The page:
Dr. Shirit Kazum-Beiser.

Paris 2024
"Wearable devices allow doctors to better diagnose patients"

Dr. Shirit Kazum-Beiser, Head of the Sports Cardiology Clinic at Beilinson Hospital, was speaking at the closing event of Calcalist and Bank Hapoalim's business delegation to Paris

"Cardiology is entering a new era," is how Dr. Shirit Kazum-Beiser, Head of the Sports Cardiology Clinic at Beilinson Hospital, opened her lecture at the closing event of Israel’s Business Delegation to Paris led by Calcalist and Bank Hapoalim. "Innovation has brought us a treasure trove of vital information, which allows us as doctors to better diagnose our patients. But before we use this information, we need to understand how to properly manage it, and even before that, understand how we protect patients' privacy and use their data.
"Thanks to technology, the dream of using it to treat athletes is coming true. Many people today wear smart technology accessories, such as smartwatches. They have become part of our lives and consistently collect endless information from millions of people all over the world. We cardiologists can use this information to advance research and development and even to save lives," she explained.
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כנס פריז ד"ר שירית כזום בייזר מנהלת המרפאה לקרדיולוגיות ספורט בית חולים בלינסון
כנס פריז ד"ר שירית כזום בייזר מנהלת המרפאה לקרדיולוגיות ספורט בית חולים בלינסון
Dr. Shirit Kazum-Beiser.
(Photo: Avigail Uzi)
Kazum-Beiser gave an example of the technological revolution through the case of one of her patients: "A 45-year-old patient, a software engineer married with children, who around the age of 30 decided to start a hobby of mountain biking. Over the years, it became an essential part of his life. I followed him in our sports clinic as part of routine until a few months ago when he called me to say that during a routine workout, at the peak of activity, he felt increased heartbeats and that he was on the verge of fainting.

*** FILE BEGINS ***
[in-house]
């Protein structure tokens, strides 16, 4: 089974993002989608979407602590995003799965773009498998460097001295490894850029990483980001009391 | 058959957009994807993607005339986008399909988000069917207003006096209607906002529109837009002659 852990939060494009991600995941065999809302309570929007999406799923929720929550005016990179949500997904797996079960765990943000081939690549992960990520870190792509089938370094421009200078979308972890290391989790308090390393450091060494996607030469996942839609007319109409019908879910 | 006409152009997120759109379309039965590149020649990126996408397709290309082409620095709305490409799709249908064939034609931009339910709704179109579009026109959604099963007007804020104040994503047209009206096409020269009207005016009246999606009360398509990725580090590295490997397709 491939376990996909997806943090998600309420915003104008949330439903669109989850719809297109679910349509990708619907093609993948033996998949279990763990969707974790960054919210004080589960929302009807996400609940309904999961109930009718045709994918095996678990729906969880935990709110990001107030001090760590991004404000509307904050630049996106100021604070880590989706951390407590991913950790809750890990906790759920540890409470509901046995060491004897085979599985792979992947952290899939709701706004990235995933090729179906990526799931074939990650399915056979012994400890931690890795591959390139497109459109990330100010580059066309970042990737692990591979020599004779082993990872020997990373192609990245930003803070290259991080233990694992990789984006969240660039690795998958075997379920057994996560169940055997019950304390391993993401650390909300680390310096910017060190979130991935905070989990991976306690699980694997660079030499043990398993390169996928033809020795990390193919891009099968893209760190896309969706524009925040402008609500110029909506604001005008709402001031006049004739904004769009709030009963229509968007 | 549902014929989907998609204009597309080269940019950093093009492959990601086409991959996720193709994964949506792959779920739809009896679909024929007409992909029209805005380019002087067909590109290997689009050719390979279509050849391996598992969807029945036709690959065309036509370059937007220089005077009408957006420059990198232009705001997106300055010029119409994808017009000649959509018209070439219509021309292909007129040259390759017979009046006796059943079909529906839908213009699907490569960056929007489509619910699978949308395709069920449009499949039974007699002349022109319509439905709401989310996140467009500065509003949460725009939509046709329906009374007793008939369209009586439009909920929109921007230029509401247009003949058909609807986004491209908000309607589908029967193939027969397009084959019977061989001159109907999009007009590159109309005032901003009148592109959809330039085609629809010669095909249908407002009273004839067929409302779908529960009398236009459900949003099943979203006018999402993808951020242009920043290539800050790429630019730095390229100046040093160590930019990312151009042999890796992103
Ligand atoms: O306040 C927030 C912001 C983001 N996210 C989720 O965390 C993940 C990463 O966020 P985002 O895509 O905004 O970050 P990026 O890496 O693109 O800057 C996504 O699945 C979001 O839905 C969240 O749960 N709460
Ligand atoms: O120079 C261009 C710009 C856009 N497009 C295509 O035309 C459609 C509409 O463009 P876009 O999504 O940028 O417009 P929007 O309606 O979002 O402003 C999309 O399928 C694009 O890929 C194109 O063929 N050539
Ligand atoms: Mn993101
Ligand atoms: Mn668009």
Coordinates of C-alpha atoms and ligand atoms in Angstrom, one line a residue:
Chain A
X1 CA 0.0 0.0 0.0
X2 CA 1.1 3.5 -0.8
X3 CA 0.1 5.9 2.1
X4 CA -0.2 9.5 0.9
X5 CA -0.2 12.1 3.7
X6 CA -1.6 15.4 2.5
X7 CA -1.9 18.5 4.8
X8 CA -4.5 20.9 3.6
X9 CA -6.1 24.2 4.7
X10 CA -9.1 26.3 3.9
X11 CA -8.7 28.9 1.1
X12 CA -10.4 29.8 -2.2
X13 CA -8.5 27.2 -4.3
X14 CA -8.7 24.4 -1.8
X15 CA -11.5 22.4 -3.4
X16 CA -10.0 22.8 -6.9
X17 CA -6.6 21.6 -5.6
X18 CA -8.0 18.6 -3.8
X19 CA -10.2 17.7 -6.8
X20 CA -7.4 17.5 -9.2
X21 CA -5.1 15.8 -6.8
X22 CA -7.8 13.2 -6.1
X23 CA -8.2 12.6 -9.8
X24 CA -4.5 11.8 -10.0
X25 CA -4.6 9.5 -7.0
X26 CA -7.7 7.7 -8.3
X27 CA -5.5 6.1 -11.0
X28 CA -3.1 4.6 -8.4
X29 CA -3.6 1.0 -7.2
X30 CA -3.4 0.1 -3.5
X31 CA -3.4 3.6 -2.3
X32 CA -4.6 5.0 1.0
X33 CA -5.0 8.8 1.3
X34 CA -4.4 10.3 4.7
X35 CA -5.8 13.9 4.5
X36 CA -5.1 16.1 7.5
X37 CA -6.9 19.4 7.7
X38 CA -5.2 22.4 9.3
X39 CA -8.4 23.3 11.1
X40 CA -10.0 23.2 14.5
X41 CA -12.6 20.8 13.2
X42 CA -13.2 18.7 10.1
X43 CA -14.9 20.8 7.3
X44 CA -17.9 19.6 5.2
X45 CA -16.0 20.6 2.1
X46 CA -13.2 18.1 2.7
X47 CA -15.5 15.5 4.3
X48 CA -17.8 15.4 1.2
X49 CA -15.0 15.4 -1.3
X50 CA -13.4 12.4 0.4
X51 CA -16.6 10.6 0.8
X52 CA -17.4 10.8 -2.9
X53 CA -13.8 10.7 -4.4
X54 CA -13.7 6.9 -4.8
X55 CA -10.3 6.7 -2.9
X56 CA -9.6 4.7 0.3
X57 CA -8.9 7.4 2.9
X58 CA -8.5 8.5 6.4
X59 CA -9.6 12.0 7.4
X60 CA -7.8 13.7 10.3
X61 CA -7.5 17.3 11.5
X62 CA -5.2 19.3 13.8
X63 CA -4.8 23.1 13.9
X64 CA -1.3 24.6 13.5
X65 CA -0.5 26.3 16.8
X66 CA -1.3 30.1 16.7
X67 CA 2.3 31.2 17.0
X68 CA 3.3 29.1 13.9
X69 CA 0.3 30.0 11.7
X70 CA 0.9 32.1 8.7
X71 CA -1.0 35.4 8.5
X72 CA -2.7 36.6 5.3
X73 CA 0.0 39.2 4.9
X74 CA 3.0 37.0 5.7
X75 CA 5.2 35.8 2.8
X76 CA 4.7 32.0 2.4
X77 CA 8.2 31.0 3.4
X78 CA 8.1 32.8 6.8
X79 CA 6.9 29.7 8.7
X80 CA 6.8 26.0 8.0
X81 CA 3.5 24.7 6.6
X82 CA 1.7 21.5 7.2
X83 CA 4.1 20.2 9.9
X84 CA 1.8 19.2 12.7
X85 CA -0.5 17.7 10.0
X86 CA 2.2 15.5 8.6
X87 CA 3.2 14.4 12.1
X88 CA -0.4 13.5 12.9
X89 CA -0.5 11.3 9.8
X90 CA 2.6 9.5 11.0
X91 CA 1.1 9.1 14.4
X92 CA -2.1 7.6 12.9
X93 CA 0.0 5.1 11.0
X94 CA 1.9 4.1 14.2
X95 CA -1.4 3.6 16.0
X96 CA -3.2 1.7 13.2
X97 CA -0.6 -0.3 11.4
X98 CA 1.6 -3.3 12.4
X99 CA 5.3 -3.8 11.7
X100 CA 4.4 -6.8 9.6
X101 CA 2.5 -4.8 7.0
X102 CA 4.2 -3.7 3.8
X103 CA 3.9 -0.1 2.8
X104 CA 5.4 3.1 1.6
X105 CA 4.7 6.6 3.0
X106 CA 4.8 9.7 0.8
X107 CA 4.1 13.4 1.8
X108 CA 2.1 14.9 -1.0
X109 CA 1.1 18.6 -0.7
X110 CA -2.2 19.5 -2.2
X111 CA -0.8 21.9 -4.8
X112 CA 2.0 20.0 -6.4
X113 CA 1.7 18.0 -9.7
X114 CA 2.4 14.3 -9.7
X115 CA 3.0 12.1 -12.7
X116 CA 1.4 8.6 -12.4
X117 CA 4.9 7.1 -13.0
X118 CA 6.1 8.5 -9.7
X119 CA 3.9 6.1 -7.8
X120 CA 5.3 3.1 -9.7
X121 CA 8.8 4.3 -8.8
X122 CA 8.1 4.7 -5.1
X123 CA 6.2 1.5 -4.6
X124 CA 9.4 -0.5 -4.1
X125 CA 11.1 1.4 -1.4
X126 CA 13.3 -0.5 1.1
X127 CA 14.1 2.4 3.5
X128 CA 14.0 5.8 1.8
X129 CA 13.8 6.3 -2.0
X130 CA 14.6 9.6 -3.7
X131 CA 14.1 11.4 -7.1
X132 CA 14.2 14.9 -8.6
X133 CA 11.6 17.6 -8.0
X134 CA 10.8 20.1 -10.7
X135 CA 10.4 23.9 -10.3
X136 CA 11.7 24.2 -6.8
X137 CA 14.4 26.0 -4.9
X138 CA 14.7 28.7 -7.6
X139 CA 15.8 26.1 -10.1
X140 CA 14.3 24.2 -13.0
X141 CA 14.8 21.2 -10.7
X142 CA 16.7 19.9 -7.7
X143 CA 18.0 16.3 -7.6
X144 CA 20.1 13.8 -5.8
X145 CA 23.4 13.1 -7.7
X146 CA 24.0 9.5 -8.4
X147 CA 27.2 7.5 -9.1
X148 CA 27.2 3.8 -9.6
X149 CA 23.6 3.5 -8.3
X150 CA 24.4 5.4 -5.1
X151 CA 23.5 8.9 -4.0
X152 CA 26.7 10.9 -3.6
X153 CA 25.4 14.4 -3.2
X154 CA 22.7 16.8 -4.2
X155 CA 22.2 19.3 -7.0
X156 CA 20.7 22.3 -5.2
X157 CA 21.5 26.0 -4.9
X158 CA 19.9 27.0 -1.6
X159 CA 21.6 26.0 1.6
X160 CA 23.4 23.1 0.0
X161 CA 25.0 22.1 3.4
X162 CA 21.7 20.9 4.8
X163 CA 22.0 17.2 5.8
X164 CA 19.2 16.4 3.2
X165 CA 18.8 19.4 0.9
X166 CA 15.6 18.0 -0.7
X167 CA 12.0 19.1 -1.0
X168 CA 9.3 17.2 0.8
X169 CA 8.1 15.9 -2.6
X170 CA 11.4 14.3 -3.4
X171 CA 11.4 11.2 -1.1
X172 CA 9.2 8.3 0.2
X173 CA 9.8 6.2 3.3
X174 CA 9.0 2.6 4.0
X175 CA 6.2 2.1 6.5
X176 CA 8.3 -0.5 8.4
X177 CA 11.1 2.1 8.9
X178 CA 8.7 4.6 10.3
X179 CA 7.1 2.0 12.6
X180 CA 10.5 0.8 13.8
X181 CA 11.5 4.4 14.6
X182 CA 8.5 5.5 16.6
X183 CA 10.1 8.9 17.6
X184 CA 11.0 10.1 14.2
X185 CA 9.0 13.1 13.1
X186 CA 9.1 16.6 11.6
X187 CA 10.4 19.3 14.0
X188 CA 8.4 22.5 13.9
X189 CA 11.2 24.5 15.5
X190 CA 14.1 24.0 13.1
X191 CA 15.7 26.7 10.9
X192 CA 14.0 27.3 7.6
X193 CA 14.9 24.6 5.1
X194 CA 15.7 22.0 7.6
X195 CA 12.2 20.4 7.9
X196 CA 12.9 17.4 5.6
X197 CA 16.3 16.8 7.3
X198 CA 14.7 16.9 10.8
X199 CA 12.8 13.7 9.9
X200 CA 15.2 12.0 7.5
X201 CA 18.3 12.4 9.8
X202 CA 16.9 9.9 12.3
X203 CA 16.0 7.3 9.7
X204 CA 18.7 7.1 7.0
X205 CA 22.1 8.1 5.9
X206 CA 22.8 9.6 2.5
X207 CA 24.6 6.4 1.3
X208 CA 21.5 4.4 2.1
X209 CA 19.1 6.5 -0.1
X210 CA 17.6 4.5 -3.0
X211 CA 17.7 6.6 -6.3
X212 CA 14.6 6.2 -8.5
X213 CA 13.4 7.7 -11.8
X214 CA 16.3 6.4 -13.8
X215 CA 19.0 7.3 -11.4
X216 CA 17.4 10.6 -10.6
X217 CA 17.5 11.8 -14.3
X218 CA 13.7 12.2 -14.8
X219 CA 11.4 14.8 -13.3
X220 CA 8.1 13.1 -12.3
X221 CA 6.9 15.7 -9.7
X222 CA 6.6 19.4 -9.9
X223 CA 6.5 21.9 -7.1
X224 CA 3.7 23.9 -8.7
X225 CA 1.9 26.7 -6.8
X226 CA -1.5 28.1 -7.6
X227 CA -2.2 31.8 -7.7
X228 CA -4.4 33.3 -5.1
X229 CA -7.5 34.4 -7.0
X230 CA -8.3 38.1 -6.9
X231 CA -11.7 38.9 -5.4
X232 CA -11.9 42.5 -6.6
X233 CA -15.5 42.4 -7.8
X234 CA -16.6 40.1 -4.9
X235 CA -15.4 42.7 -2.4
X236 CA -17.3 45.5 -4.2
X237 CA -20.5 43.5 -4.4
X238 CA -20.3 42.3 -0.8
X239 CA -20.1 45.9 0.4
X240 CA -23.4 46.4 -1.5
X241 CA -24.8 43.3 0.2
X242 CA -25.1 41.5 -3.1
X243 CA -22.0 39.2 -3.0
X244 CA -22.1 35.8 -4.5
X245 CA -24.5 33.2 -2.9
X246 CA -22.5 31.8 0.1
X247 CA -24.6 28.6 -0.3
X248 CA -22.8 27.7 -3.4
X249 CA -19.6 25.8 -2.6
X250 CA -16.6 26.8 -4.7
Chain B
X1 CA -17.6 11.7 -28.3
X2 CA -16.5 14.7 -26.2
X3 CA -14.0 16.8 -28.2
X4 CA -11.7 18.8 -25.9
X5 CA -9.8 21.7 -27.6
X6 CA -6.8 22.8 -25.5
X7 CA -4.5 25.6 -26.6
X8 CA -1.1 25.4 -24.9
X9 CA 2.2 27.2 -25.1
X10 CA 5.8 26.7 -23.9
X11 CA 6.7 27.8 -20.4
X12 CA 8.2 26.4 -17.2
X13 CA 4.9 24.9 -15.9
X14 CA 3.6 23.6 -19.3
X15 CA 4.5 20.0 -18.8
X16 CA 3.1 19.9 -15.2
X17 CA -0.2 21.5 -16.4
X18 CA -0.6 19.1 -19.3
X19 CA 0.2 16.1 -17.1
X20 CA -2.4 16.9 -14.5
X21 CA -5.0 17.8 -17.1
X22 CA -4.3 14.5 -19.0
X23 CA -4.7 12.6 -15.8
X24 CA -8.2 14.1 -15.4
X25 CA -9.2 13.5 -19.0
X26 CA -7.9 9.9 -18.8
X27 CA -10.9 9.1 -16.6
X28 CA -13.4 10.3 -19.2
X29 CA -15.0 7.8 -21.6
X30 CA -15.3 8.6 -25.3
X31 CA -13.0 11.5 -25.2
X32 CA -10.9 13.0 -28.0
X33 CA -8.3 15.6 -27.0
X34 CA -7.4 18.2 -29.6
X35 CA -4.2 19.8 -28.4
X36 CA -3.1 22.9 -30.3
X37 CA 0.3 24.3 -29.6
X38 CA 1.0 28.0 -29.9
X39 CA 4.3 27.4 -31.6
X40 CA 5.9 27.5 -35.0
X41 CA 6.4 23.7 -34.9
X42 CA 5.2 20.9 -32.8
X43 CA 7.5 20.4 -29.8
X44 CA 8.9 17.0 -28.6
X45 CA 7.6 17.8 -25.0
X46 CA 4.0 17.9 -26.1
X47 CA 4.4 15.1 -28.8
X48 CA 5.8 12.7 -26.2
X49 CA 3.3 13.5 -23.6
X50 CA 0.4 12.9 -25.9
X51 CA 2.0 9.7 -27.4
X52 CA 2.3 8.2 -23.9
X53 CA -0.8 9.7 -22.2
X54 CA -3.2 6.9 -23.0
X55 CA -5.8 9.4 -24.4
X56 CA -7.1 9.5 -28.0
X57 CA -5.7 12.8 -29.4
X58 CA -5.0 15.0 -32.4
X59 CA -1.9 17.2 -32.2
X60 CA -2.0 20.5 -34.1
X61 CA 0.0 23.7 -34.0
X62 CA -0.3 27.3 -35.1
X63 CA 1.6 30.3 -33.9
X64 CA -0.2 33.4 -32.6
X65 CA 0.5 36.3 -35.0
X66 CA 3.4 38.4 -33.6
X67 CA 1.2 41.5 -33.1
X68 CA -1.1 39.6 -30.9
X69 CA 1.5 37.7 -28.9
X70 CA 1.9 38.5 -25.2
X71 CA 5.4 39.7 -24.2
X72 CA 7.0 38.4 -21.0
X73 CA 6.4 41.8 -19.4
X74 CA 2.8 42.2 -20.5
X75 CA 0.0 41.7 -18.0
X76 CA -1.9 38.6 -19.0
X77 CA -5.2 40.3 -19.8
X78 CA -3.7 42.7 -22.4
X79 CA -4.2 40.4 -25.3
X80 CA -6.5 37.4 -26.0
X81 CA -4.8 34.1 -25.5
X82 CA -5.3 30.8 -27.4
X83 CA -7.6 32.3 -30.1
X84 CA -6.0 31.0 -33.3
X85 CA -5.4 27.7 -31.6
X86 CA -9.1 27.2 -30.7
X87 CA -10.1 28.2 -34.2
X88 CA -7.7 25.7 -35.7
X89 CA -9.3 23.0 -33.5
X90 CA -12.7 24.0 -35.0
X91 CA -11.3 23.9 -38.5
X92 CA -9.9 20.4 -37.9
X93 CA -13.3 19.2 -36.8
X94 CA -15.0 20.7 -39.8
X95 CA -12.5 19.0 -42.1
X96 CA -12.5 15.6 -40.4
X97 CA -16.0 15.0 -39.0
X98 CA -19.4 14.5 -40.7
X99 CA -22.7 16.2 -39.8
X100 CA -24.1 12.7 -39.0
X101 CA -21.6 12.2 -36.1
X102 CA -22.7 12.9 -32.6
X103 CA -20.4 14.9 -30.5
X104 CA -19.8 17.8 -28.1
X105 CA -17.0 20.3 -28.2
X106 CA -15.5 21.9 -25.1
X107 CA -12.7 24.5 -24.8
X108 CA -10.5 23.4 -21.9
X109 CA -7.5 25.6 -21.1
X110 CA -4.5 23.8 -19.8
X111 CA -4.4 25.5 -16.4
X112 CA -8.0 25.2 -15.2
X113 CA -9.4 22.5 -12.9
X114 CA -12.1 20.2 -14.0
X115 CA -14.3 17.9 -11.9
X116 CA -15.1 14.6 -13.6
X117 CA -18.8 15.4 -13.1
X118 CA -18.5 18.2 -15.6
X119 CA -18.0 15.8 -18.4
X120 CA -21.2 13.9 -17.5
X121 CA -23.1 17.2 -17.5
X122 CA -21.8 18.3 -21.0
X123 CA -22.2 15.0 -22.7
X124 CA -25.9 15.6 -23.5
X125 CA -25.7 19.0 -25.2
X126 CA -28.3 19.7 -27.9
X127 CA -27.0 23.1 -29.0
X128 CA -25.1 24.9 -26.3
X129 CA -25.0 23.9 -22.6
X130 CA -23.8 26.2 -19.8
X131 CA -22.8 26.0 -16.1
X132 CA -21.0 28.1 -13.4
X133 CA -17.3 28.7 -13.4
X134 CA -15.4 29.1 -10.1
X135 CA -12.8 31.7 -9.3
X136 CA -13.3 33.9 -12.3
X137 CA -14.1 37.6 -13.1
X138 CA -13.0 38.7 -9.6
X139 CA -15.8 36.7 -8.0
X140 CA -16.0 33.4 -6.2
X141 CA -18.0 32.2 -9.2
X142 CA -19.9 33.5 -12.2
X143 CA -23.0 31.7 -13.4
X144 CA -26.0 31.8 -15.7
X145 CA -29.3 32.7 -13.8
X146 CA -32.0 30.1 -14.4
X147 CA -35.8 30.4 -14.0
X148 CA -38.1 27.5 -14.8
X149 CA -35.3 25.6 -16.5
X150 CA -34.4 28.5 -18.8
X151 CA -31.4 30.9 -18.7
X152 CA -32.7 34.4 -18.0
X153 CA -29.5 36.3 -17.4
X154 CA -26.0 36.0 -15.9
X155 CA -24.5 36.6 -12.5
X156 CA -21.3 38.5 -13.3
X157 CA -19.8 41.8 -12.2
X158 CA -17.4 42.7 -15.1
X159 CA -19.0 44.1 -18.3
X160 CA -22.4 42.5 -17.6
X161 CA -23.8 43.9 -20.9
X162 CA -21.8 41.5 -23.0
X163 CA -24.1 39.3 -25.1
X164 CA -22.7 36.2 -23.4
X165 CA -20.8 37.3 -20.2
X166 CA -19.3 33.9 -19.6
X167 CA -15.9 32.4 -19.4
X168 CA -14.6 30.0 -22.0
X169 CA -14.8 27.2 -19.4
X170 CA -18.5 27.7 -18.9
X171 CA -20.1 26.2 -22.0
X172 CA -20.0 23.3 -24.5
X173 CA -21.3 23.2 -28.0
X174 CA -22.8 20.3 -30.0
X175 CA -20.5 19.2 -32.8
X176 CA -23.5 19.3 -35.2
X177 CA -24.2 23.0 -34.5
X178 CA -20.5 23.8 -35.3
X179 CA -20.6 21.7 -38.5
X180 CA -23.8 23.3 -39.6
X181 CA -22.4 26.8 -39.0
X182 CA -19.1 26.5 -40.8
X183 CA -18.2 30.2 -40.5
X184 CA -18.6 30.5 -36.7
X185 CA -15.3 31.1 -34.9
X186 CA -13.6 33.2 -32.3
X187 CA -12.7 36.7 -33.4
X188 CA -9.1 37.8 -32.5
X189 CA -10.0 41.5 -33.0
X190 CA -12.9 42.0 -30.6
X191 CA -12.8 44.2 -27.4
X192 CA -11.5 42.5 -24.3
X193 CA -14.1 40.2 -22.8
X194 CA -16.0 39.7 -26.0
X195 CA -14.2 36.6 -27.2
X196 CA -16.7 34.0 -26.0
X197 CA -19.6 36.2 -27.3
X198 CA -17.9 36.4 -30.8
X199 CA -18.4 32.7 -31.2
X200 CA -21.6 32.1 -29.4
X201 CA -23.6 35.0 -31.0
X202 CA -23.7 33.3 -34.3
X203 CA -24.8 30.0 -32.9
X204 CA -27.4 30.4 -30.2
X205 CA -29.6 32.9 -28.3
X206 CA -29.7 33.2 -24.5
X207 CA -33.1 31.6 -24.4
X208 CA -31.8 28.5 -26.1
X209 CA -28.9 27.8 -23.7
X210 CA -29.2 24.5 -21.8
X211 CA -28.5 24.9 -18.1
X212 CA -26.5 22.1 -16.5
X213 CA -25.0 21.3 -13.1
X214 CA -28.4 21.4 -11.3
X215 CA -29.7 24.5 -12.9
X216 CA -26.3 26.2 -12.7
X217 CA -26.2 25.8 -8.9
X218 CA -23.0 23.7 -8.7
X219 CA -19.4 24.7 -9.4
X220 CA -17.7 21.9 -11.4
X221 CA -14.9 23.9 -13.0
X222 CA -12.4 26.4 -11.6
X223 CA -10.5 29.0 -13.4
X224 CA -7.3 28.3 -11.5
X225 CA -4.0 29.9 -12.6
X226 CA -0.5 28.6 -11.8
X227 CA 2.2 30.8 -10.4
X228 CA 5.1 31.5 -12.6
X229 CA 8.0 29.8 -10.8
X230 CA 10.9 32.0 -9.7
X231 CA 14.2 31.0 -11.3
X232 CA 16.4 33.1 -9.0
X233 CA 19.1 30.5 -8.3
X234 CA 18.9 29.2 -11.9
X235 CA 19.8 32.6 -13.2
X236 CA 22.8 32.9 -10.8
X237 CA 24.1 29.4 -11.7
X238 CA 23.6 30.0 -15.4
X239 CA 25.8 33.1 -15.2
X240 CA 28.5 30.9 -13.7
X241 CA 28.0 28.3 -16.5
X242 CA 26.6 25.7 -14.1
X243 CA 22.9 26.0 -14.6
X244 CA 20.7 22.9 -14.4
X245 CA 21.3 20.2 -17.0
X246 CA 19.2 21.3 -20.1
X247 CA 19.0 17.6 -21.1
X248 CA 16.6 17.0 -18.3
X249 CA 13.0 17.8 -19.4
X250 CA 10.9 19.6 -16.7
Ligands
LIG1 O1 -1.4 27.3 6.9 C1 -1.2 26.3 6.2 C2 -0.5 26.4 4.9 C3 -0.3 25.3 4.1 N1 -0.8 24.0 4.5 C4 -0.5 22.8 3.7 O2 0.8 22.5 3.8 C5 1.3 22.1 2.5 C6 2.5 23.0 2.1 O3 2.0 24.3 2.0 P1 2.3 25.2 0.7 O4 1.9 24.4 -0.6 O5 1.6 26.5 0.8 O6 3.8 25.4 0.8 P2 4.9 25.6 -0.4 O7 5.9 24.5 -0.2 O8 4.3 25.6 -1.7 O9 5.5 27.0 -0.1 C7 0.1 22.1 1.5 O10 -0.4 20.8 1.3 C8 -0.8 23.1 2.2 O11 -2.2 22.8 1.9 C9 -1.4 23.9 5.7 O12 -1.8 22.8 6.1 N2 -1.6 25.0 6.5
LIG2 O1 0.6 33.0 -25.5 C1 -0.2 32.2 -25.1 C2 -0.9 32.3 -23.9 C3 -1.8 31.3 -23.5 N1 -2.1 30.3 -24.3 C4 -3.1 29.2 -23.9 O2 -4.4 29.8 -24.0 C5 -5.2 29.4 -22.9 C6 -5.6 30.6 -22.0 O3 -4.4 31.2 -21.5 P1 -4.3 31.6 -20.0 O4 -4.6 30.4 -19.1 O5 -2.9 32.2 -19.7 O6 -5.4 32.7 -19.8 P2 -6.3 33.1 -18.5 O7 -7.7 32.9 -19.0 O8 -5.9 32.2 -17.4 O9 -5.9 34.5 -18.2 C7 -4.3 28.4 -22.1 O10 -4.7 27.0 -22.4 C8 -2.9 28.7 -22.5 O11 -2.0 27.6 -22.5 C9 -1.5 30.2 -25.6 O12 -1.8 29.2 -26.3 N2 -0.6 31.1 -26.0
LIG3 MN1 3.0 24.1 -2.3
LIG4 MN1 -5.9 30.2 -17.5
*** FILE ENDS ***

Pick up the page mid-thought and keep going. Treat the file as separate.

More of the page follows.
"I knew all his data two weeks before were good, but I didn't know if this event he experienced was putting his life at risk and if I should stop his training. Luckily, I asked him if he was wearing his smartwatch. Not only was he wearing it, but he also knew how to tell me that he has a record of the event on the watch itself. He sent me the data that showed that the event was not life-threatening. I gave him treatment and permission to return to activity without going through all the complex tests that are usually required," she said.
"Most of us like to do sports. More and more people do sports to stay healthy, and the gap between professional athletes and amateurs is blurring. There is an error in the perception that athletes do not have medical problems. Some of them forgo medical tests, and they do not know that they are prone to experiencing cardiac events. This is where wearable devices come in. For you, it's a device that tells you how far you've walked and whether you need to move after you've been sitting for a long period of time. For us cardiologists, it's an innovative and revolutionary tool that allows us to track your vital signs, without you even knowing it," Kazum-Beiser added.
Despite the advantages that wearable equipment brings, according to Kazum-Beiser, there are still obstacles on the way to optimal use of it: "We have a new challenge. We have to understand how to read all this enormous information and extract from it only the information that is important to us. This is not something that can be done by human means. For this, an AI tool needs to be developed. We need to establish a legal system that will protect this information and answer questions such as who owns this information - the user or the person who made the device? Who has access to this information? And how can it be protected? It's part of what we have to deal with. But despite these obstacles, this trend is happening and it will help save lives."